to a particular topic, critical thinking skills are key to
college readiness and lifelong learning. Arts education
develops students critical thinking skillsincluding
skills for comparing, hypothesizing, critiquing, and
exploring multiple and alternative viewpoints.
11, 12

5 Improves school culture. Arts education helps foster
a positive culture and climate in schools.
schools integrate the arts across the curriculum,
disciplinary referrals decrease while effectiveness of
instruction and teachers ability to meet the needs
of all students increase.
14, 15
Arts integration also
contributes to increasing teacher satisfaction and
lowering teacher turnover rates, often challenges for
low performing schools.

Arts education develops thinking skills and capacities key
to success in the 21st Century workforce. Arts education:
1 Equips students to be creative. Arts education
develops creativity, one of the top ve skills
employers prize for the 21st Century.
receiving an arts-rich education perform better on
assessments of creativity than do students receiving
little or no arts education.
18, 19
Performing arts
students, for example, show greater exibility and
adaptability in thinking than their peers.
20, 21
2 Strengthens problem solving ability. The arts
develop reasoning skills that prepare students to
solve problems. Students who study the arts, for
example, score higher than their peers on tests
measuring the ability to analyze information and solve
complex problems, and are more likely to approach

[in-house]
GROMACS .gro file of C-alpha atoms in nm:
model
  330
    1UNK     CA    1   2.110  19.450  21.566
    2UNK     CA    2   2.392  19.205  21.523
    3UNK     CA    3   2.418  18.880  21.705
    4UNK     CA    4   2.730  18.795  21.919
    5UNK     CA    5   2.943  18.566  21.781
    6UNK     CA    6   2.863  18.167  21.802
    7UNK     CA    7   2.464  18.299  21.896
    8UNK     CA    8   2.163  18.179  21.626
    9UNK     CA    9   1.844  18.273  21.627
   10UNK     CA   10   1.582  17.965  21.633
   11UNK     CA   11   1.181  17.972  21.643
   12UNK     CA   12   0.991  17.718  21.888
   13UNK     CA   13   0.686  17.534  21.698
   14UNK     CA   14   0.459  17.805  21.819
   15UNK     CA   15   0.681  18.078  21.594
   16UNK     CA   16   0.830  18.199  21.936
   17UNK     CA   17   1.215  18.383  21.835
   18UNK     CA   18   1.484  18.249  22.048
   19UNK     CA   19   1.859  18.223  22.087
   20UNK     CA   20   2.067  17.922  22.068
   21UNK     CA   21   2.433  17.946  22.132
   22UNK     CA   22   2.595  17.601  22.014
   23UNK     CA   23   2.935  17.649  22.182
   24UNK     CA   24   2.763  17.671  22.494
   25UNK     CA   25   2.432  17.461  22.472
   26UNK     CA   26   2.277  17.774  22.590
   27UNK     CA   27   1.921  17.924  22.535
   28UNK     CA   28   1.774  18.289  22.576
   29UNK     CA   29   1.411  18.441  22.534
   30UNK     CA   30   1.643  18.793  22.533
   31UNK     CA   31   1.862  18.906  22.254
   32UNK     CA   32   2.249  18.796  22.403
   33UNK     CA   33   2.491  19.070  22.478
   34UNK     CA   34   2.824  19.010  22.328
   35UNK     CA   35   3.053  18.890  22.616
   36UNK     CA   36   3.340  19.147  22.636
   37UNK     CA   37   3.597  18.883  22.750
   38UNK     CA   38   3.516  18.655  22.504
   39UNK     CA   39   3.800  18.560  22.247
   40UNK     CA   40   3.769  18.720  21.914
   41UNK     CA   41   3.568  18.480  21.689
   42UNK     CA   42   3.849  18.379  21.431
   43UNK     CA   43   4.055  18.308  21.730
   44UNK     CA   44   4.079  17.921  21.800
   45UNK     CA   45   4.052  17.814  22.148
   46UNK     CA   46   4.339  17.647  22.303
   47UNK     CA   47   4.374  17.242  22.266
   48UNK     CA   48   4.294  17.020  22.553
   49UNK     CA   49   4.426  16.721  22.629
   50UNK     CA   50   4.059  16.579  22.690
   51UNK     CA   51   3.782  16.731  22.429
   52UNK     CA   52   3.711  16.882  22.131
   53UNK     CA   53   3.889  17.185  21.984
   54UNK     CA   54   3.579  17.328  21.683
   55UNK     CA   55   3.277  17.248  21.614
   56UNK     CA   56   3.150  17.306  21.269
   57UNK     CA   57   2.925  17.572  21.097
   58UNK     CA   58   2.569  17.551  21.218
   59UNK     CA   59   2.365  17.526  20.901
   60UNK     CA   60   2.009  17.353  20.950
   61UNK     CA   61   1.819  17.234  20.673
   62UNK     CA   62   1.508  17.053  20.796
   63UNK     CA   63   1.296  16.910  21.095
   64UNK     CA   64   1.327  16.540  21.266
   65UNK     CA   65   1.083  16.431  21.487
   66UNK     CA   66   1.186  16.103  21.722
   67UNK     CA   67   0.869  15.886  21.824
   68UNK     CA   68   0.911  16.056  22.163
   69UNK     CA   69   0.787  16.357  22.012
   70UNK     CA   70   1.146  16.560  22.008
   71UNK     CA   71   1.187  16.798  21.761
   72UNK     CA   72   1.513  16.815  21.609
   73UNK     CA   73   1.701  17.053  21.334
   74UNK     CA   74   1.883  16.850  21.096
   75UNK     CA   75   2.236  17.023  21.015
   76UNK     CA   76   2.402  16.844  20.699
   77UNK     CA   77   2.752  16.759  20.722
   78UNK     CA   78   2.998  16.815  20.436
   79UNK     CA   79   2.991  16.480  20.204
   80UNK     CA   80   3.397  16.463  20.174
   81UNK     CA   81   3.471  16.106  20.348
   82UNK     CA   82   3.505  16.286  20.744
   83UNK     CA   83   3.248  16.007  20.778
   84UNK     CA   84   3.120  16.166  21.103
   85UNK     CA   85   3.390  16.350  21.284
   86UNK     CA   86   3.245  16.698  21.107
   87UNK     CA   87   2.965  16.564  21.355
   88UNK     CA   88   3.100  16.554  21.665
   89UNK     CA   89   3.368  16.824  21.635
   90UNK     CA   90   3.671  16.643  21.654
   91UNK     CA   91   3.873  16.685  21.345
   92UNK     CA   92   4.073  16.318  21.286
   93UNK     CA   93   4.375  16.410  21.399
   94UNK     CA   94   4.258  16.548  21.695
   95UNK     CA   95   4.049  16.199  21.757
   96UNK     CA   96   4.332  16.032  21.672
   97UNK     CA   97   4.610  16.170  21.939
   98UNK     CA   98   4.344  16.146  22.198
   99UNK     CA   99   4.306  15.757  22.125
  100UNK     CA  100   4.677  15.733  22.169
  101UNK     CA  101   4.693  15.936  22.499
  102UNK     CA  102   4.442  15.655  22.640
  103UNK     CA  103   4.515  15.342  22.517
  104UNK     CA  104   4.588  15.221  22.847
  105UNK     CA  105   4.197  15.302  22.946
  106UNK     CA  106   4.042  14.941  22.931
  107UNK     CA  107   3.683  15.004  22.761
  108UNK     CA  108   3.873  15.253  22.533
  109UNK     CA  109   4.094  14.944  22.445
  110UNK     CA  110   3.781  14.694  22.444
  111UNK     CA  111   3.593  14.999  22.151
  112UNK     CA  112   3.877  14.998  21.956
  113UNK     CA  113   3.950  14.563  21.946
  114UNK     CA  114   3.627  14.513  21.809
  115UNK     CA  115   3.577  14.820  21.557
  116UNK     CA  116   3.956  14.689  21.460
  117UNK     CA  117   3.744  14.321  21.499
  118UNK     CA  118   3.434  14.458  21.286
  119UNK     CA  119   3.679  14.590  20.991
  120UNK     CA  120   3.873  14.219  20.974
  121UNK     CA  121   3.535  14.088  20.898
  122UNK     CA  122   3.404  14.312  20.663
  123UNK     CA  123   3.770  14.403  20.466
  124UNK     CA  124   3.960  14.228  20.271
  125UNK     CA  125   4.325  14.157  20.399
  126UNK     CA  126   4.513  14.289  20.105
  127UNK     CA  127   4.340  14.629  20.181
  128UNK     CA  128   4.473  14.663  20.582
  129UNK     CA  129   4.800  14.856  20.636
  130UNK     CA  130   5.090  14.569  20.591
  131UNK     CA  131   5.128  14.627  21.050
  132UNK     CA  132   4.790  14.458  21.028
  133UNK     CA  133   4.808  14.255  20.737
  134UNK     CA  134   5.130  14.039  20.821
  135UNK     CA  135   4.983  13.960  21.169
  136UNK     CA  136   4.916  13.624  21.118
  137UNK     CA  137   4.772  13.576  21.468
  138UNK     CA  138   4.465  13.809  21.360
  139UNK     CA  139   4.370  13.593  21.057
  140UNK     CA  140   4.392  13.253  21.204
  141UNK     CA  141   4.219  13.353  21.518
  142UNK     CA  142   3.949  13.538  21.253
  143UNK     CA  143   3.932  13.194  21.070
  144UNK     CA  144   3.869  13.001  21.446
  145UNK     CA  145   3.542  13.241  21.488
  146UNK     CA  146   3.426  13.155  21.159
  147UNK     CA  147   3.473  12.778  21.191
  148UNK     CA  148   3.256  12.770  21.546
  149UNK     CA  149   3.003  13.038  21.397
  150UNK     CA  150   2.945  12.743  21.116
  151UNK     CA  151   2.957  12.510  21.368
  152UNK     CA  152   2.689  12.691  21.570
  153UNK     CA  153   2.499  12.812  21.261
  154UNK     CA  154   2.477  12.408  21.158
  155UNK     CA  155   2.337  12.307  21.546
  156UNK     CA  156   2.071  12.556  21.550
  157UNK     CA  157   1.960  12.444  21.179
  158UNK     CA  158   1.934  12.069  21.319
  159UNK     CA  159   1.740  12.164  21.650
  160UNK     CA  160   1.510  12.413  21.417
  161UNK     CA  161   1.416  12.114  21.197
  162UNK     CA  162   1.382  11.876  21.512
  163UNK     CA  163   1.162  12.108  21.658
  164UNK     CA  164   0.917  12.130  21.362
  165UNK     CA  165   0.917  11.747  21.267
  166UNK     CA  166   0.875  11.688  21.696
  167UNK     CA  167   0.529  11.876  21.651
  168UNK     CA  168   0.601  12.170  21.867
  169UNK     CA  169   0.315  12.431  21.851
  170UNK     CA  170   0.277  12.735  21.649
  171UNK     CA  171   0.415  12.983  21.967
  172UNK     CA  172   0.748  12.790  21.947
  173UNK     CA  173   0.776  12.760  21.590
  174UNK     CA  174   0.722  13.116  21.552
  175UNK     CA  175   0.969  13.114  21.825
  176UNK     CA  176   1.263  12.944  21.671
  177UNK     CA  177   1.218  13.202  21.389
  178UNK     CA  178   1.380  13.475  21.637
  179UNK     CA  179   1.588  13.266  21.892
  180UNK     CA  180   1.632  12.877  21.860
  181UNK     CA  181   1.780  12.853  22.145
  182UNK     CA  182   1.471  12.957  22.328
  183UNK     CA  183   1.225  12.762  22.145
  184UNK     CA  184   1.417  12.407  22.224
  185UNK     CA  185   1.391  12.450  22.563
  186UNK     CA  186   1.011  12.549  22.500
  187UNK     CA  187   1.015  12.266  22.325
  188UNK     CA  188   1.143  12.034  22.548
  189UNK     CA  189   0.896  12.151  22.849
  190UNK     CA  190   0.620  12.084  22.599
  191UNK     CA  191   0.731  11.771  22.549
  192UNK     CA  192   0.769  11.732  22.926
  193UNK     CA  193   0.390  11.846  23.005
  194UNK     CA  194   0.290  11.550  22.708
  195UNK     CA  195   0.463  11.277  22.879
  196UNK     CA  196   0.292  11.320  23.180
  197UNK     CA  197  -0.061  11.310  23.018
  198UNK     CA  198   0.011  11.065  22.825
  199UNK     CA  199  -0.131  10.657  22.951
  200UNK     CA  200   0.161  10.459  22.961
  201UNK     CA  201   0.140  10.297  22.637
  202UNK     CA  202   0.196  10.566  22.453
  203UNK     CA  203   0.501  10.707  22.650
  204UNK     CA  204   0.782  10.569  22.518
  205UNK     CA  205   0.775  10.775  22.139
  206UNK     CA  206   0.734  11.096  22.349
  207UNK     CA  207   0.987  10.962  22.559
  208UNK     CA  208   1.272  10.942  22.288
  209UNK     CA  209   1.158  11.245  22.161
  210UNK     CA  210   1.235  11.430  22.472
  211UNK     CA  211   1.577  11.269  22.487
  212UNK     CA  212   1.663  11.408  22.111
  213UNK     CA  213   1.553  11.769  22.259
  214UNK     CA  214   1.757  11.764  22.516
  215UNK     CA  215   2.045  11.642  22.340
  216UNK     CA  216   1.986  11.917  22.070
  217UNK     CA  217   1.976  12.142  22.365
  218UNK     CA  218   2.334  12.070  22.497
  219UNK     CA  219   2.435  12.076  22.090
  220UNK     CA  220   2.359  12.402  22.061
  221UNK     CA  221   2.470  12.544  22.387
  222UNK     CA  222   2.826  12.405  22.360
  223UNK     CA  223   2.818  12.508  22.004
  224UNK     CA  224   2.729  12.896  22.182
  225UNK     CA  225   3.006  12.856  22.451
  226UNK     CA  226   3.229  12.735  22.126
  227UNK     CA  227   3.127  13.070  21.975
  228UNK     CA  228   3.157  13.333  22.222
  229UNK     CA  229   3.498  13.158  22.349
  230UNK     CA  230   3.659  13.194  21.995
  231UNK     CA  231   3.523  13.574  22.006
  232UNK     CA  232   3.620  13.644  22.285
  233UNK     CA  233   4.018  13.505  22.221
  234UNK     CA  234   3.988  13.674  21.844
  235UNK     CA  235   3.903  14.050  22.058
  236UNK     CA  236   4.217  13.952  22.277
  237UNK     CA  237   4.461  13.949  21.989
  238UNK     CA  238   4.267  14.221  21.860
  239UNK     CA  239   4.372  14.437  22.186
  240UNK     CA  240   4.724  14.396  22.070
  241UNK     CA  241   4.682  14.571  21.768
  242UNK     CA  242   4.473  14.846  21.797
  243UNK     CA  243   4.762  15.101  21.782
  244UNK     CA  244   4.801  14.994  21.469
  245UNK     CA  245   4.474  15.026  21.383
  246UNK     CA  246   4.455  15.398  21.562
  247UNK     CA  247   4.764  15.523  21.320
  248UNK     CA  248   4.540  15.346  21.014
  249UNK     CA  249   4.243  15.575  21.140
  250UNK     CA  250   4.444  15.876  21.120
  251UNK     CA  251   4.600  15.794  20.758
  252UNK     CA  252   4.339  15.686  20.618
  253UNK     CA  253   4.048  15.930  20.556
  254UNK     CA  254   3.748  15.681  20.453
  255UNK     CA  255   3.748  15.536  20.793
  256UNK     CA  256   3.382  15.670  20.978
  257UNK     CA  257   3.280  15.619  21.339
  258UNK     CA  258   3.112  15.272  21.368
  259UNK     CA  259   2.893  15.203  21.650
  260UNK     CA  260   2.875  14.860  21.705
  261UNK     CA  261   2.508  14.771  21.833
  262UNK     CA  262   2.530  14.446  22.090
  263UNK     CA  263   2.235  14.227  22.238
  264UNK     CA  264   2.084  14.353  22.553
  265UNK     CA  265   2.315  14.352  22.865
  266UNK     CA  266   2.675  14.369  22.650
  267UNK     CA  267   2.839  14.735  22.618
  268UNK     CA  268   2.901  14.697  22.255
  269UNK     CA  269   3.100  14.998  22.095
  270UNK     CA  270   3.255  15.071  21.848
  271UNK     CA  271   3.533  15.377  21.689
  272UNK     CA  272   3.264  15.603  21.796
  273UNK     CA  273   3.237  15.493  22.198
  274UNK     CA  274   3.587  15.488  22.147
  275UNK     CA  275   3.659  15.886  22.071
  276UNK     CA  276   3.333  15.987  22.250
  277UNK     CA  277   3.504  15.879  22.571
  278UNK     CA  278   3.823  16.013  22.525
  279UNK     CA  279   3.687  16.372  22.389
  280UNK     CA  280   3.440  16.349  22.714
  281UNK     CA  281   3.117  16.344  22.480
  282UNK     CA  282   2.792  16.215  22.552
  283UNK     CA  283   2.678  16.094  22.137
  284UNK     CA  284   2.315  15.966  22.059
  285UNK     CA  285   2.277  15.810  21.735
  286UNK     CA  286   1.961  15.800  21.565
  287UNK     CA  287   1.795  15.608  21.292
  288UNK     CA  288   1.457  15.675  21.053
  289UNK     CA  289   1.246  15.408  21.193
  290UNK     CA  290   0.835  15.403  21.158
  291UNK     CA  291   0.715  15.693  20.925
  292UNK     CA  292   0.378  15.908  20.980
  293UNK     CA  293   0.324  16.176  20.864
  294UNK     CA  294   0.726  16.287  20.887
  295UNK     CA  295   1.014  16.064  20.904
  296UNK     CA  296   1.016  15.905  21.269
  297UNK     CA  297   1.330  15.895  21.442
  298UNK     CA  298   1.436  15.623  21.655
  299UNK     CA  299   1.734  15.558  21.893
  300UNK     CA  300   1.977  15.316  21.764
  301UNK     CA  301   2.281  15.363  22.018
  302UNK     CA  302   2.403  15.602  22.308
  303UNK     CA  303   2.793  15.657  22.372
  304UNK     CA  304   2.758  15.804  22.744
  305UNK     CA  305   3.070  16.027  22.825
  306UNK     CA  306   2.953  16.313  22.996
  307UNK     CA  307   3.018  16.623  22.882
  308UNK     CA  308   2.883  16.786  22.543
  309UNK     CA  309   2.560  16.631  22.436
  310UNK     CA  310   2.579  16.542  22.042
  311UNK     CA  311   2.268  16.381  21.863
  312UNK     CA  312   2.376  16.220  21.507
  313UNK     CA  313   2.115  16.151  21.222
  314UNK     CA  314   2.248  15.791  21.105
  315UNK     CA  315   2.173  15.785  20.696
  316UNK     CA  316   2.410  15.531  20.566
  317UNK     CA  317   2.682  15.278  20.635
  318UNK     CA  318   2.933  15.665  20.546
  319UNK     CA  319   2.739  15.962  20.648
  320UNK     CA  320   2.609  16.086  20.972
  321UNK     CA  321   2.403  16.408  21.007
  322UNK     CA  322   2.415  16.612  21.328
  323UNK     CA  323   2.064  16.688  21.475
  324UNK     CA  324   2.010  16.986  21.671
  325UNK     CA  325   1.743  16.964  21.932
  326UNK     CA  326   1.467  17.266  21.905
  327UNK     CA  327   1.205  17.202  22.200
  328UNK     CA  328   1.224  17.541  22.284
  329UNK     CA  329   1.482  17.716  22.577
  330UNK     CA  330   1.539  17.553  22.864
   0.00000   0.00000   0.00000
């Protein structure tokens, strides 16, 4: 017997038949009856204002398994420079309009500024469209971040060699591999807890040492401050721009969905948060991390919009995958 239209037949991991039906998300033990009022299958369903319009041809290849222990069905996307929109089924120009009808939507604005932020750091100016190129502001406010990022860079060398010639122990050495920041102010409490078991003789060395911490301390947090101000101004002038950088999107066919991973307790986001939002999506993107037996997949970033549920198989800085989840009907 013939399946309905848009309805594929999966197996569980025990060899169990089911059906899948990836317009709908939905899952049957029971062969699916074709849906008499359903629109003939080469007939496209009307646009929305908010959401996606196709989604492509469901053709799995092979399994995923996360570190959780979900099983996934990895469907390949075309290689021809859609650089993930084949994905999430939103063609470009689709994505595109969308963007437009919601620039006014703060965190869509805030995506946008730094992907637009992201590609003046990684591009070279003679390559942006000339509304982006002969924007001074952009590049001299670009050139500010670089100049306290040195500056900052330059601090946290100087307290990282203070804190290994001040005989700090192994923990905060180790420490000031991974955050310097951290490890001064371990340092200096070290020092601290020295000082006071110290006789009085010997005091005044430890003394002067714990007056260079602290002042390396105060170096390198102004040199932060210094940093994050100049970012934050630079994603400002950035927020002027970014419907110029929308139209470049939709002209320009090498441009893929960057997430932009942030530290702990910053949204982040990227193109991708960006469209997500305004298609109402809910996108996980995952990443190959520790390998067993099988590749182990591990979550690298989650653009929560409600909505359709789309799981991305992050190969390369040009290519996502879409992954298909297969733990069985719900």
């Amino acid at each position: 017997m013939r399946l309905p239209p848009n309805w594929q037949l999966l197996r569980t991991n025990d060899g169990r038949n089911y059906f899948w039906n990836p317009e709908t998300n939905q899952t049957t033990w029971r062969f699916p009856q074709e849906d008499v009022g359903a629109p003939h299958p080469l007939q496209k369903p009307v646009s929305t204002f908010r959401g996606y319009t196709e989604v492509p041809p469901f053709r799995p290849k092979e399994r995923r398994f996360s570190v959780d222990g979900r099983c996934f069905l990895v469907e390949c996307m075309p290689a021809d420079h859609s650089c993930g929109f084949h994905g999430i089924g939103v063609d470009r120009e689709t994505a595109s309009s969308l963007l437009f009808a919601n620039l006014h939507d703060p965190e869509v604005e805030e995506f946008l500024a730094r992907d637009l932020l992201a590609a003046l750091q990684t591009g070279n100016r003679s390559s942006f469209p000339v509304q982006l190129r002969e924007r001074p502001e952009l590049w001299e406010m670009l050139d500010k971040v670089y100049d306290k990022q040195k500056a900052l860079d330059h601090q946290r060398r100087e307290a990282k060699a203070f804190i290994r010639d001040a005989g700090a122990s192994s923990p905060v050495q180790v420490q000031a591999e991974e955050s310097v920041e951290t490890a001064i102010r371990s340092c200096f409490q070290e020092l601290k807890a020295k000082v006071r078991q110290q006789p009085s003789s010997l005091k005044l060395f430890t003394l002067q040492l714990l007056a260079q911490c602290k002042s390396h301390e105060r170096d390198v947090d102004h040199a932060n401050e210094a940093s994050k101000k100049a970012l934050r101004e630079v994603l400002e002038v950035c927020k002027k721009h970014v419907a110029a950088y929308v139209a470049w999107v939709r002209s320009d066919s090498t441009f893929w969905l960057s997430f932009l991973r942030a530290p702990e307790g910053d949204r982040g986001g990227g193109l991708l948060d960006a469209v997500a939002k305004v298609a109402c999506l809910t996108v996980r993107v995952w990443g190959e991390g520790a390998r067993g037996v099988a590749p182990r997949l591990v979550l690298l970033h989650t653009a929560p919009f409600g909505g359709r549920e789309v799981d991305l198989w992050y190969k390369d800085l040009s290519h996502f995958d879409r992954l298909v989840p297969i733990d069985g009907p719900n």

problems with patience and persistence.
22, 23
3 Builds collaboration and communication skills. In
the arts, students learn to articulate their intentions,
receive and offer constructive criticism, and listen
actively to others ideas. Art making allows students
to experience what it feels like to be active members
of a community and to work as a team to determine
and achieve common goals.
24, 25, 26
4 Increases capacity for leadership. Students who
participate in the arts develop leadership skills,
including decision-making, strategy building,
planning, and reection.
27, 28, 29
They also prepare to
use these skills effectively by developing a strong
sense of identity and condence
in their ability to affect the
world around them in
meaningful ways.
30, 31
The arts prepare students for success in work.
The arts prepare students
for success in life.
Arts education prepares students to engage
meaningfully in their communities. Arts education:
1 Strengthens perseverance. Arts education
develops students capacity to persist in the face of
a challenge. Through arts study, students improve
in their ability to turn barriers into opportunities,
overcome difculty in completing complex tasks,
and sustain attention.
32, 33
In a longitudinal study of
25,000 secondary school students, those with higher
involvement in the arts scored better on measures
of persistence than their peers with lower arts
2 Facilitates cross-cultural understanding. Arts
experiences foster pro-social behaviors and
social tolerance that help prepare students for
life in an increasingly global and culturally diverse
world. Ensemble performance, community mural
painting, and other group arts experiences in
which participants are from diverse backgrounds